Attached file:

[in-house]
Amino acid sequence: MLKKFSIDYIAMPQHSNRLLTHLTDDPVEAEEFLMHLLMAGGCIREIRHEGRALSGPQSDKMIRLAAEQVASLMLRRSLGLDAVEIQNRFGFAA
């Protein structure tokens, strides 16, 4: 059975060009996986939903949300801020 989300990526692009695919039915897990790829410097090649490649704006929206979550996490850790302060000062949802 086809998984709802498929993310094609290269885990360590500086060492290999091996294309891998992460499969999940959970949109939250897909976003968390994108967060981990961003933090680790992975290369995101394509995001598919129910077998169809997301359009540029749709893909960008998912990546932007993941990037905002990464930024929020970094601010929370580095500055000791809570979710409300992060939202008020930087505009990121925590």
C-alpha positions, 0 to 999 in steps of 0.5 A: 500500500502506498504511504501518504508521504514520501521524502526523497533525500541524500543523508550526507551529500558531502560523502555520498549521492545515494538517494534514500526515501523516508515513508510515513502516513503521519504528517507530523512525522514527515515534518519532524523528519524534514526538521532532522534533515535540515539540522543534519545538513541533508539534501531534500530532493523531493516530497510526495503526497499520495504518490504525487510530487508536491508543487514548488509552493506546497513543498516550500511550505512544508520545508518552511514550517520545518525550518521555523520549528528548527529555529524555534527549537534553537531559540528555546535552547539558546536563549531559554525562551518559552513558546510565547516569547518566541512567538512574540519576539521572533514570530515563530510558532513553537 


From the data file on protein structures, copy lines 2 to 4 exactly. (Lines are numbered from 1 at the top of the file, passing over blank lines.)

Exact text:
Amino acid sequence: MLKKFSIDYIAMPQHSNRLLTHLTDDPVEAEEFLMHLLMAGGCIREIRHEGRALSGPQSDKMIRLAAEQVASLMLRRSLGLDAVEIQNRFGFAA
């Protein structure tokens, strides 16, 4: 059975060009996986939903949300801020 989300990526692009695919039915897990790829410097090649490649704006929206979550996490850790302060000062949802 086809998984709802498929993310094609290269885990360590500086060492290999091996294309891998992460499969999940959970949109939250897909976003968390994108967060981990961003933090680790992975290369995101394509995001598919129910077998169809997301359009540029749709893909960008998912990546932007993941990037905002990464930024929020970094601010929370580095500055000791809570979710409300992060939202008020930087505009990121925590």
C-alpha positions, 0 to 999 in steps of 0.5 A: 500500500502506498504511504501518504508521504514520501521524502526523497533525500541524500543523508550526507551529500558531502560523502555520498549521492545515494538517494534514500526515501523516508515513508510515513502516513503521519504528517507530523512525522514527515515534518519532524523528519524534514526538521532532522534533515535540515539540522543534519545538513541533508539534501531534500530532493523531493516530497510526495503526497499520495504518490504525487510530487508536491508543487514548488509552493506546497513543498516550500511550505512544508520545508518552511514550517520545518525550518521555523520549528528548527529555529524555534527549537534553537531559540528555546535552547539558546536563549531559554525562551518559552513558546510565547516569547518566541512567538512574540519576539521572533514570530515563530510558532513553537 